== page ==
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How church abuse is aided and abetted

A Christian Adara woman prays while attending the Sunday's service at Ecwa Church, Kajuru, Kaduna state, Nigeria, on April 14, 2019.
A Christian Adara woman prays while attending the Sunday's service at Ecwa Church, Kajuru, Kaduna state, Nigeria, on April 14, 2019. | LUIS TATO/AFP via Getty Images

Abuse in churches is on the increase and it manifests in different ways — physical, emotional, sexual, verbal, financial and spiritual. Many Christians are easily manipulated and seem not to believe that abuses are going on in their churches while others recognize it but are too afraid to point it out for fear of retribution from church leadership.  

These abuses can do lots of harm. Perversion of the Word of God has put many under the control of abusive pastors who twist the Word to give themselves immunity from criticism. They use their power and authority to cover up their crimes and keep the victims silent.

In Nigeria, every report of church abuse results in casting aspersions on the victims who are seen as those who are used by the devil to pull the church down. The victims are usually warned by the mantra “touch not my anointed and do my prophets no harm” (Psalm 105:15, 1 Chronicle16:22). Sympathizers of victims are not allowed to talk or make comments against the abusive pastor.

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We have built a culture that promotes and tolerates behaviors that we know are contrary to biblical injunctions. This culture has significantly aided and abetted all forms of abuse in churches. Girls and women who are victims of sexual abuse are often condemned for allowing “men of God” to have carnal knowledge of them. They are stigmatized for allowing themselves to be used by the devil to pull down the anointed.

Most victims prefer to remain silent for fear of being attacked. Those who summon the courage to condemn abuse in churches are seen as agents of darkness who are working against the Body of Christ. In addressing church abuse, Jesus Christ is not the issue; rather those who use His Church to perpetrate all manners of abuse are the problem.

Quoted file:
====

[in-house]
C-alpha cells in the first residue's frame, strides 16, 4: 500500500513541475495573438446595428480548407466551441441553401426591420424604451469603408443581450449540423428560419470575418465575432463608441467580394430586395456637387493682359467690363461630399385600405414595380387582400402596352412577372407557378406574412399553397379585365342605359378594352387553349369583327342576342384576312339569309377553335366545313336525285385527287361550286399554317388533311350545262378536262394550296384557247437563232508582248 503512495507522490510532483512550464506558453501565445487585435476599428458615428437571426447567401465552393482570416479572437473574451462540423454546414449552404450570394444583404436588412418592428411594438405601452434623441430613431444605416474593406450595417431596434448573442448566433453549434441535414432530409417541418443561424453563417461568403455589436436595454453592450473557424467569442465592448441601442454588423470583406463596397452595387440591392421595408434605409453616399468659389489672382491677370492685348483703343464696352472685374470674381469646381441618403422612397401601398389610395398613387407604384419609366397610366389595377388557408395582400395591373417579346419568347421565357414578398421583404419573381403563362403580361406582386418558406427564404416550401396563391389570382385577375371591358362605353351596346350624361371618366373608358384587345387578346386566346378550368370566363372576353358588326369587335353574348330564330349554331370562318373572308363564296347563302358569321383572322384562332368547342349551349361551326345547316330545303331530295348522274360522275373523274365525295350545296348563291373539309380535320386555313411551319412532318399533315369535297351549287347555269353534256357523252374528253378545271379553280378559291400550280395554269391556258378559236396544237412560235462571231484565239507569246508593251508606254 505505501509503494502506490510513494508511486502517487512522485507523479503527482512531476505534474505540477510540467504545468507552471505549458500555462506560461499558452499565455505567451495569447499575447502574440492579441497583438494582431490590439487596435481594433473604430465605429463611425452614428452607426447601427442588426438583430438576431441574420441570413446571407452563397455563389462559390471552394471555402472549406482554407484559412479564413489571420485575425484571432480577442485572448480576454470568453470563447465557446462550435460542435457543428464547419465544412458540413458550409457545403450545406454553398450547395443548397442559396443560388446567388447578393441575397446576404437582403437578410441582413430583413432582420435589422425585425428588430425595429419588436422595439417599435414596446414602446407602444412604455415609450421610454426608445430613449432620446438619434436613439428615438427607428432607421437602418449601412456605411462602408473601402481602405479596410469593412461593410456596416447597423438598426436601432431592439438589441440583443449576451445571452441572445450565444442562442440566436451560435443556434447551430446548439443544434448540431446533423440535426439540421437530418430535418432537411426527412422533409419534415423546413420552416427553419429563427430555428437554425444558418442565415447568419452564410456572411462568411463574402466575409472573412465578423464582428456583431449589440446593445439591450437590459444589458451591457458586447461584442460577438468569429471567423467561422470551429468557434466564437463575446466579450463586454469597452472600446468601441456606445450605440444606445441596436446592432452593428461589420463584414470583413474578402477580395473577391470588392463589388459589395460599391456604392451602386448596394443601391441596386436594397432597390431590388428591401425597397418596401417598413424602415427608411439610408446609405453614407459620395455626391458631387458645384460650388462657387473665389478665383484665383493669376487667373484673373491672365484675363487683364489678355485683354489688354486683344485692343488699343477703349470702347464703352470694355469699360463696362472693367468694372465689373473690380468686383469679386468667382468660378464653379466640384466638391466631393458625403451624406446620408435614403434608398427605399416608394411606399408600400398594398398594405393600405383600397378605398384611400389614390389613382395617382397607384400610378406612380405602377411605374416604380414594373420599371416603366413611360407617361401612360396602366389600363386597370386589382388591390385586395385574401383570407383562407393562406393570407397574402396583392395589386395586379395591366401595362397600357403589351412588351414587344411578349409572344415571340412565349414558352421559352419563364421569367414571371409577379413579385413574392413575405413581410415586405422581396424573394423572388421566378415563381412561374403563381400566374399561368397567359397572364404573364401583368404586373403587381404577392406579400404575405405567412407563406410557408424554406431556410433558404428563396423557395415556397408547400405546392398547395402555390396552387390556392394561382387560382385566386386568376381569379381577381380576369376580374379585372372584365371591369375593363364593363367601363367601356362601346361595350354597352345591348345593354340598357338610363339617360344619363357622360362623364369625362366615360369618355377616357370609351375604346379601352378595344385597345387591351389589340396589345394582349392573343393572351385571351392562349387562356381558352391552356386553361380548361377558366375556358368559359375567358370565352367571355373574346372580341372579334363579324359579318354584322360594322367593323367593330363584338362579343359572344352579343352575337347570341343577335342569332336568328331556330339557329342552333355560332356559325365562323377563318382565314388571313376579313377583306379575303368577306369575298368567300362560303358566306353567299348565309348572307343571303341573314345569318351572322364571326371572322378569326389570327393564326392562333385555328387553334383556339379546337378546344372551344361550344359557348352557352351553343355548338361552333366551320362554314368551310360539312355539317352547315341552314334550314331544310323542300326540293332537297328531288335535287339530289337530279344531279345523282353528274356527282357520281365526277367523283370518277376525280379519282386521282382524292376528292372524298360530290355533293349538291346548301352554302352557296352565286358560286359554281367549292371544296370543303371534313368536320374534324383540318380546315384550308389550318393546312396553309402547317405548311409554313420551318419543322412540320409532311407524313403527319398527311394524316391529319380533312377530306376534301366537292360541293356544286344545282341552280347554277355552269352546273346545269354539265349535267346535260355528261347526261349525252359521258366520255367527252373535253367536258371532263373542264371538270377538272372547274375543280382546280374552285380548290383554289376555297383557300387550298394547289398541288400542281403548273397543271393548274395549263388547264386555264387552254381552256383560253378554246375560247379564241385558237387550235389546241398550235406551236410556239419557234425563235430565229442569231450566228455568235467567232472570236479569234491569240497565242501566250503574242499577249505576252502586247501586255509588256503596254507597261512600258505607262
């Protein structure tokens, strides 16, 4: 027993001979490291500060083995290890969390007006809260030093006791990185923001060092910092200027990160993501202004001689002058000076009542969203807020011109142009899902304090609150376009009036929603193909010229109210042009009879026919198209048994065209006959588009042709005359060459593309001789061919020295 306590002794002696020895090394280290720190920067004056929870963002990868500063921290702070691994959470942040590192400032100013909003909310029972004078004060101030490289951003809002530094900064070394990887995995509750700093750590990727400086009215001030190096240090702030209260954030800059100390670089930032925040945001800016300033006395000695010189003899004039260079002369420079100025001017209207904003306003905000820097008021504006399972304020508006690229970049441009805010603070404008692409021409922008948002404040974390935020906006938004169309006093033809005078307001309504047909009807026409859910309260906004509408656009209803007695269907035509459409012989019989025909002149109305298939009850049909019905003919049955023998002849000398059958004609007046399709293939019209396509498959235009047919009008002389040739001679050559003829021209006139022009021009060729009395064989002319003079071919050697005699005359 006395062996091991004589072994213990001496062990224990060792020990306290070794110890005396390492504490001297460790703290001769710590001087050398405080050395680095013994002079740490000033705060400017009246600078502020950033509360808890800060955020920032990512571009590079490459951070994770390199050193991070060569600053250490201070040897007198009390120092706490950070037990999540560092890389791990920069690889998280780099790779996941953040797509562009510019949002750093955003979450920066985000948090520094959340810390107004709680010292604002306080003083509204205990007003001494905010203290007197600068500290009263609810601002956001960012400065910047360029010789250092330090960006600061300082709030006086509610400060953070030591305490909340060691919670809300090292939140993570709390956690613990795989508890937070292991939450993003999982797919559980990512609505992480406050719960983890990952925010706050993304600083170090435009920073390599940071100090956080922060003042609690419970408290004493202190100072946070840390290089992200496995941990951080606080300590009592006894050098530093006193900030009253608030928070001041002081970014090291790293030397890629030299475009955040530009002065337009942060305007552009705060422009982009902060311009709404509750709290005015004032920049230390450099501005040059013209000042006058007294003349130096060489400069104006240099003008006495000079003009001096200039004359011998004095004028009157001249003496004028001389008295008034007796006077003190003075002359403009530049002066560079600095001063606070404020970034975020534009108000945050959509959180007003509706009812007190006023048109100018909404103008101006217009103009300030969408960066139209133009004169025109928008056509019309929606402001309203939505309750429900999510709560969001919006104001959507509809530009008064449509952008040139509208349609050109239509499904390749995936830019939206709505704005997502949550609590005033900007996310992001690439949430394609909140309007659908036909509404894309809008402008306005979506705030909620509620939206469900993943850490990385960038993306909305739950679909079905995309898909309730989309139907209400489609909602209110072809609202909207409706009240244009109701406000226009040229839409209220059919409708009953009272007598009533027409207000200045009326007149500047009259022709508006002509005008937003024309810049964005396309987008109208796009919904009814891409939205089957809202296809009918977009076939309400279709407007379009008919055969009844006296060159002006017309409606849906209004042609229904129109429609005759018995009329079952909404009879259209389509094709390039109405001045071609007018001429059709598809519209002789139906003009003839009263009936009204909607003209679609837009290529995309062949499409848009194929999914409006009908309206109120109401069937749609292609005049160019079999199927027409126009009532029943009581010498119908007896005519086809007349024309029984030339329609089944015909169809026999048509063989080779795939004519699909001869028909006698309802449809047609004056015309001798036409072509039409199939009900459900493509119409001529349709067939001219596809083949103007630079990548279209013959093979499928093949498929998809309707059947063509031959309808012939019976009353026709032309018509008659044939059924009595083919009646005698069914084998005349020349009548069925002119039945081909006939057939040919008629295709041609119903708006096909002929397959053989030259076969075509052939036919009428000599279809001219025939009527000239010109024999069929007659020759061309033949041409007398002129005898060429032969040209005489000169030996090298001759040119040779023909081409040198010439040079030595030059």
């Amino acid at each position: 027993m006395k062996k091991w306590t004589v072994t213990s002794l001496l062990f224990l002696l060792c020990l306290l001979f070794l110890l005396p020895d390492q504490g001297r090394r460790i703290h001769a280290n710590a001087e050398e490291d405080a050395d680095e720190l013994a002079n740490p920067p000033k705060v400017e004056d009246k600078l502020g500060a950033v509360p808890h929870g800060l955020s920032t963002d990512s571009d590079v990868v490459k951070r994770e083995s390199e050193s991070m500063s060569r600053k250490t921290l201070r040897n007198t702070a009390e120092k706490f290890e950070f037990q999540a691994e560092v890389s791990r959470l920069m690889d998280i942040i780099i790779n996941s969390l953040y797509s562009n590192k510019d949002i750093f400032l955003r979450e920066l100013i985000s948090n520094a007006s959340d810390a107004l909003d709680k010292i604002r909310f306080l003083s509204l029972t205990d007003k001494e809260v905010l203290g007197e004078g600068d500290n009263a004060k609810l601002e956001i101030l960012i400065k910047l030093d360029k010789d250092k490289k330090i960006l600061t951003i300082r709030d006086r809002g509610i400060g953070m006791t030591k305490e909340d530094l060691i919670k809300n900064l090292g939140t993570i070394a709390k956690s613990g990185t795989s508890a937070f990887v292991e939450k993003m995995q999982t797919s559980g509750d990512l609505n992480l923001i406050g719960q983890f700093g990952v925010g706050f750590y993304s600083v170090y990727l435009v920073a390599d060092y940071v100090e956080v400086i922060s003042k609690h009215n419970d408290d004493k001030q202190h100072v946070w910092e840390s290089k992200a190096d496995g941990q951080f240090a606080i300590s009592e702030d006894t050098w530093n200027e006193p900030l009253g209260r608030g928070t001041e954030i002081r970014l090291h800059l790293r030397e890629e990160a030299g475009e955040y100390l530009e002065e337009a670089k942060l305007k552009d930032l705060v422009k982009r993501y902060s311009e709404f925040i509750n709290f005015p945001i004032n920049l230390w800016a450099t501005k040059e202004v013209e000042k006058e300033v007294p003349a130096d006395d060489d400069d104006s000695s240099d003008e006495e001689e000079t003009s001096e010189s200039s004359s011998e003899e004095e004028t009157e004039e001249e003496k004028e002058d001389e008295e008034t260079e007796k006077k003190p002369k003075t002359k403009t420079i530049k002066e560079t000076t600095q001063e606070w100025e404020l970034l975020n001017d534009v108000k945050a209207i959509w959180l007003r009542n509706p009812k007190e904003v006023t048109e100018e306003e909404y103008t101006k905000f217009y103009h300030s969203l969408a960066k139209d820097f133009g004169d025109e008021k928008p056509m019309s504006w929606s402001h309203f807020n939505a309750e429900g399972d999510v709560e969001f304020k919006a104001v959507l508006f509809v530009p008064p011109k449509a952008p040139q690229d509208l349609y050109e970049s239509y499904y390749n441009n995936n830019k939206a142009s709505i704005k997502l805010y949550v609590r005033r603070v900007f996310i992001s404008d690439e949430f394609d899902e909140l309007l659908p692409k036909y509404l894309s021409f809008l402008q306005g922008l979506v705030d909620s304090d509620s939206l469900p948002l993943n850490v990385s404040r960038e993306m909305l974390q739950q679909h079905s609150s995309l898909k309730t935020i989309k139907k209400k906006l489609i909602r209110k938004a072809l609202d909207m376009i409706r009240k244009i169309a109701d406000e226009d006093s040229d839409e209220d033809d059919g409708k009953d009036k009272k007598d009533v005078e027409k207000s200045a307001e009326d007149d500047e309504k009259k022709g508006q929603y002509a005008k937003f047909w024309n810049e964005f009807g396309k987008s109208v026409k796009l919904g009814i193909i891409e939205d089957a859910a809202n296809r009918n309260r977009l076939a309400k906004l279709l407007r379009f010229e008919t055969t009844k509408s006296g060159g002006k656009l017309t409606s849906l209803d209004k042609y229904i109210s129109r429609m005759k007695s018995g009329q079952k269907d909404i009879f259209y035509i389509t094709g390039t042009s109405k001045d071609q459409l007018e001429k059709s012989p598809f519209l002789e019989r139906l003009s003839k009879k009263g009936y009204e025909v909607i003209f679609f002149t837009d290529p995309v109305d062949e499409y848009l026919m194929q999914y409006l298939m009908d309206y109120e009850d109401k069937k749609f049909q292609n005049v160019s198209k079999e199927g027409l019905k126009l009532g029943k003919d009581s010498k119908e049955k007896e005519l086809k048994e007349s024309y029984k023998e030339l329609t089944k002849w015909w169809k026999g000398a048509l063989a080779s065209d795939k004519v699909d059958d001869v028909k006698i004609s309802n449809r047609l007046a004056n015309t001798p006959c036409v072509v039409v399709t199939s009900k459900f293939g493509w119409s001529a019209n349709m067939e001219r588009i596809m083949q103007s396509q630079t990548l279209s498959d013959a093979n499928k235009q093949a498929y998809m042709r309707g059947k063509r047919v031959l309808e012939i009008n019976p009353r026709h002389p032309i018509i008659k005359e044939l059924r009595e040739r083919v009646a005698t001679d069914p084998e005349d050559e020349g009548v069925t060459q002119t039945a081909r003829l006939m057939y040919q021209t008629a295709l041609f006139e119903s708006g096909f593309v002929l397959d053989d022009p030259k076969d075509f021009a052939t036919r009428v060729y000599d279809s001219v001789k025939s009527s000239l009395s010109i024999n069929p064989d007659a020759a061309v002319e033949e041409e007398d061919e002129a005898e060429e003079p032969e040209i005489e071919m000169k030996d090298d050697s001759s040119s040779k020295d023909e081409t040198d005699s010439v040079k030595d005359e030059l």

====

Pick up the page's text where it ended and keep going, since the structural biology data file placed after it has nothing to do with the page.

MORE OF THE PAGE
So, is reporting church abuse biblical? A good look at Scripture will help us understand whether it is a sin against God to speak out about unhealthy practices in churches. In the book of Revelation chapters 2 and 3, Christ told John to write to five churches and their leaders. John wrote, criticized, and condemned many things that the churches were doing. It is important to note that these letters were not confidential, otherwise, they would not have been published in the Bible. In these letters, it was Christ Himself who constructively criticized his own Church and demanded their repentance.

The Apostle Paul’s letters to the church in Corinth and Galatia are known for their pointed criticism. Should we say that Paul is “judging the anointed?” Paul exposed some dangerous persons in the church to ensure that others were protected: “Alexander the coppersmith did me much harm. May the Lord repay him according to his works. You also must beware of him, for he has greatly resisted our words” (2 Timothy 4:14-15).

According to the Apostle John, “I wrote to the church, but Diotrephes, who loves to be first, will not welcome us. So, when I come, I will call attention to what he is doing, spreading malicious nonsense about us. Not satisfied with that, he even refuses to welcome other believers. He also stops those who want to do so and puts them out of the church” (3 John 1:9-10). There are so many Alexander the coppersmith and Diotrephes in our churches today who are protected by misapplied lines like “Judge not and touch not my anointed.”

Does being anointed exempt anyone from criticism and correction? Peter was anointed yet Paul rebuked him (Galatians 2:11). Why didn’t Peter defend himself, as these pastors do? This faulty misinterpretation has created a culture of tolerance for sin, abuse, and all manner of evil in churches. But what do we do? If we condemn our brothers and sisters when they err, we are not better than the world, but if we tolerate sins and abuse in our churches then we are facilitators and supporters of evil.

Let us expose evil in our churches and correct those involved in it with love.

Oscar Amaechina is the president of Afri-Mission and Evangelism Network, Abuja, Nigeria. His calling is to take the gospel to where no one has neither preached nor heard about Jesus. He is the author of the book Mystery Of The Cross Revealed.  

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